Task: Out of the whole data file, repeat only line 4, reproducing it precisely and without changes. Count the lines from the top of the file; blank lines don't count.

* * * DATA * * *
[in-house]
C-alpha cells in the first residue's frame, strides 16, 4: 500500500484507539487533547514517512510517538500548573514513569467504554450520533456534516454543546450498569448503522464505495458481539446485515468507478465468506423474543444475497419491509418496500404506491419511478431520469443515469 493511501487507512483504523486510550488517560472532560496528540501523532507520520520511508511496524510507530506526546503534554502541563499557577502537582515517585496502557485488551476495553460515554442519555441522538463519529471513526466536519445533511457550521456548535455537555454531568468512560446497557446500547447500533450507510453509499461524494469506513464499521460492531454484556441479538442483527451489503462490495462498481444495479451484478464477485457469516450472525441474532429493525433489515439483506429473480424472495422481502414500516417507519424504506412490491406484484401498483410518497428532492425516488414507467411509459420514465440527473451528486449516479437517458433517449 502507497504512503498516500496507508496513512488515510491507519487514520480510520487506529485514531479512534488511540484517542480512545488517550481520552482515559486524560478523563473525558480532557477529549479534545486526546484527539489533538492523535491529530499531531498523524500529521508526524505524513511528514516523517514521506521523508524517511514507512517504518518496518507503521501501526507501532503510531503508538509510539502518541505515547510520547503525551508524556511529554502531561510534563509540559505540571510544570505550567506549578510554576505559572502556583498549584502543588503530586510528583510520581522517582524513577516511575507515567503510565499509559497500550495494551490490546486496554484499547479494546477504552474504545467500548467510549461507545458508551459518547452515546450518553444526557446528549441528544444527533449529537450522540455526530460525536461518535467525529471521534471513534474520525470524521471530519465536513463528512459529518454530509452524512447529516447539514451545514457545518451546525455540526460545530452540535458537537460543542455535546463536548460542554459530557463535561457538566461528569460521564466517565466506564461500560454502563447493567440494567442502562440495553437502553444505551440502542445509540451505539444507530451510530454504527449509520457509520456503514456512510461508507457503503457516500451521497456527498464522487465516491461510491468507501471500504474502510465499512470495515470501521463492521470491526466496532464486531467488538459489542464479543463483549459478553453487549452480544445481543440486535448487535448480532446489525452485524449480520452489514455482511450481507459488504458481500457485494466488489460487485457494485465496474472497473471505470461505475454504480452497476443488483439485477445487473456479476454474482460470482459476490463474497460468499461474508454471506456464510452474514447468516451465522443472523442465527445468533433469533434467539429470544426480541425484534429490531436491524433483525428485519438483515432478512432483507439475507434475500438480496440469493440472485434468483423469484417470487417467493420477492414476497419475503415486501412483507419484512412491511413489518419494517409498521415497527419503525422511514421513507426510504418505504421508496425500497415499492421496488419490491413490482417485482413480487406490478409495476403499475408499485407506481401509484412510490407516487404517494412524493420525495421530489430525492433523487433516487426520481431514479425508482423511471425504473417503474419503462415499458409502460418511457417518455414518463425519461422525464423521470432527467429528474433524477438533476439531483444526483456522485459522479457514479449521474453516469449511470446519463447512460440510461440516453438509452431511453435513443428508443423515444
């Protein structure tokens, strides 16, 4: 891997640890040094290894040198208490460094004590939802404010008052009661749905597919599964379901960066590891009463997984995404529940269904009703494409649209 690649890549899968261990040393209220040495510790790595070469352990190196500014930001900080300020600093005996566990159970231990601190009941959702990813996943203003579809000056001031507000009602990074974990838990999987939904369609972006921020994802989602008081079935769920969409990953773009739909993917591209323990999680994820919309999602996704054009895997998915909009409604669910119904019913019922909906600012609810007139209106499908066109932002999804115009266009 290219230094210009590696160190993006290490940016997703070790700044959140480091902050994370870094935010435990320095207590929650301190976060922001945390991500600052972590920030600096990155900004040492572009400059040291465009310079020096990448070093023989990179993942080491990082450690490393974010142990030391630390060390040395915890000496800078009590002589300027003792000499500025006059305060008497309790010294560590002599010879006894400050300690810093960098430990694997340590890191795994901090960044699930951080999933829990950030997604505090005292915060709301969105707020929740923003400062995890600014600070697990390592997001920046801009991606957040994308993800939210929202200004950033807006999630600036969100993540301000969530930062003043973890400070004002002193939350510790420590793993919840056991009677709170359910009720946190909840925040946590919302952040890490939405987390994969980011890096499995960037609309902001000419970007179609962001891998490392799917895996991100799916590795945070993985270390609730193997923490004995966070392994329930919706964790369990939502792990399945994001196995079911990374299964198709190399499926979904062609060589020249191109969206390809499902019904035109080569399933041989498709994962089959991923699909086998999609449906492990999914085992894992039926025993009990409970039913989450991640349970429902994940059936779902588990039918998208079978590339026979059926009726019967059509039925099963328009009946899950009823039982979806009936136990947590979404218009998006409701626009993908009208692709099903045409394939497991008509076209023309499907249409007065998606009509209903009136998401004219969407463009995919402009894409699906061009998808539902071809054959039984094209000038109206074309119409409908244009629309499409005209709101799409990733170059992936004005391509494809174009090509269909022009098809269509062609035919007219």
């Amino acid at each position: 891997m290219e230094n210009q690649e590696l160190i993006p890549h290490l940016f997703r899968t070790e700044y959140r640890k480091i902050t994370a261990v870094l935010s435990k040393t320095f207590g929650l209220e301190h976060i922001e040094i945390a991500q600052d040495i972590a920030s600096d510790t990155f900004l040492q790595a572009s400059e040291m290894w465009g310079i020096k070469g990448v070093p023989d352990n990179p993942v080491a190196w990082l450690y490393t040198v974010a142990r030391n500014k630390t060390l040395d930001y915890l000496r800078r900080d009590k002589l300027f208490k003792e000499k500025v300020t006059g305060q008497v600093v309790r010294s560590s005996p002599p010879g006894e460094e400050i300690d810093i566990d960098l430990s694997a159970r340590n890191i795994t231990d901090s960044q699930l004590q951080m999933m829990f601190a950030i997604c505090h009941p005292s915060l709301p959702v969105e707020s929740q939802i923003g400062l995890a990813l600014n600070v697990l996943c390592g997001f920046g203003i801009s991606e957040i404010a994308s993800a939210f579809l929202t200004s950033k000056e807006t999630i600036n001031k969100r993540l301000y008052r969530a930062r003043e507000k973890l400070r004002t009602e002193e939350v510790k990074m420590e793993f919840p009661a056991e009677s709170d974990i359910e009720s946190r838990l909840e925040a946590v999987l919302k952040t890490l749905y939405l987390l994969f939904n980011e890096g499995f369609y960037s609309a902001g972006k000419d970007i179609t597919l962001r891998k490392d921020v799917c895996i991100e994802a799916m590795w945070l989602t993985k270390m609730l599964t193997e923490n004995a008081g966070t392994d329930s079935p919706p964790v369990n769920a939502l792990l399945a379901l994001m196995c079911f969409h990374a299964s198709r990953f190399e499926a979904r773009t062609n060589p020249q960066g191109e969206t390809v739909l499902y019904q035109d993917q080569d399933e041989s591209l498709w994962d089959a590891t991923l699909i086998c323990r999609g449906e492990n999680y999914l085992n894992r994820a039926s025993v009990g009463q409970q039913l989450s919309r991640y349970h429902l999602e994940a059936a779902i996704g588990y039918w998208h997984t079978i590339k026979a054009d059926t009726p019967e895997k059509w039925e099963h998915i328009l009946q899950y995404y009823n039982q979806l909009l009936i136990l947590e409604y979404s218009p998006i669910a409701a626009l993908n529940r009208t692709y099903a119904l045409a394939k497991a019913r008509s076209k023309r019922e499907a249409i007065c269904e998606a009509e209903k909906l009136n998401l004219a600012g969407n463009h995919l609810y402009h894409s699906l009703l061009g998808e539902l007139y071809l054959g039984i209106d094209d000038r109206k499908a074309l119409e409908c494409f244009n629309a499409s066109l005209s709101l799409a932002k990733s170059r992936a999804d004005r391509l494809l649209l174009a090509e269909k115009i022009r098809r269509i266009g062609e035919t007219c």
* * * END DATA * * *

């Amino acid at each position: 891997m290219e230094n210009q690649e590696l160190i993006p890549h290490l940016f997703r899968t070790e700044y959140r640890k480091i902050t994370a261990v870094l935010s435990k040393t320095f207590g929650l209220e301190h976060i922001e040094i945390a991500q600052d040495i972590a920030s600096d510790t990155f900004l040492q790595a572009s400059e040291m290894w465009g310079i020096k070469g990448v070093p023989d352990n990179p993942v080491a190196w990082l450690y490393t040198v974010a142990r030391n500014k630390t060390l040395d930001y915890l000496r800078r900080d009590k002589l300027f208490k003792e000499k500025v300020t006059g305060q008497v600093v309790r010294s560590s005996p002599p010879g006894e460094e400050i300690d810093i566990d960098l430990s694997a159970r340590n890191i795994t231990d901090s960044q699930l004590q951080m999933m829990f601190a950030i997604c505090h009941p005292s915060l709301p959702v969105e707020s929740q939802i923003g400062l995890a990813l600014n600070v697990l996943c390592g997001f920046g203003i801009s991606e957040i404010a994308s993800a939210f579809l929202t200004s950033k000056e807006t999630i600036n001031k969100r993540l301000y008052r969530a930062r003043e507000k973890l400070r004002t009602e002193e939350v510790k990074m420590e793993f919840p009661a056991e009677s709170d974990i359910e009720s946190r838990l909840e925040a946590v999987l919302k952040t890490l749905y939405l987390l994969f939904n980011e890096g499995f369609y960037s609309a902001g972006k000419d970007i179609t597919l962001r891998k490392d921020v799917c895996i991100e994802a799916m590795w945070l989602t993985k270390m609730l599964t193997e923490n004995a008081g966070t392994d329930s079935p919706p964790v369990n769920a939502l792990l399945a379901l994001m196995c079911f969409h990374a299964s198709r990953f190399e499926a979904r773009t062609n060589p020249q960066g191109e969206t390809v739909l499902y019904q035109d993917q080569d399933e041989s591209l498709w994962d089959a590891t991923l699909i086998c323990r999609g449906e492990n999680y999914l085992n894992r994820a039926s025993v009990g009463q409970q039913l989450s919309r991640y349970h429902l999602e994940a059936a779902i996704g588990y039918w998208h997984t079978i590339k026979a054009d059926t009726p019967e895997k059509w039925e099963h998915i328009l009946q899950y995404y009823n039982q979806l909009l009936i136990l947590e409604y979404s218009p998006i669910a409701a626009l993908n529940r009208t692709y099903a119904l045409a394939k497991a019913r008509s076209k023309r019922e499907a249409i007065c269904e998606a009509e209903k909906l009136n998401l004219a600012g969407n463009h995919l609810y402009h894409s699906l009703l061009g998808e539902l007139y071809l054959g039984i209106d094209d000038r109206k499908a074309l119409e409908c494409f244009n629309a499409s066109l005209s709101l799409a932002k990733s170059r992936a999804d004005r391509l494809l649209l174009a090509e269909k115009i022009r098809r269509i266009g062609e035919t007219c």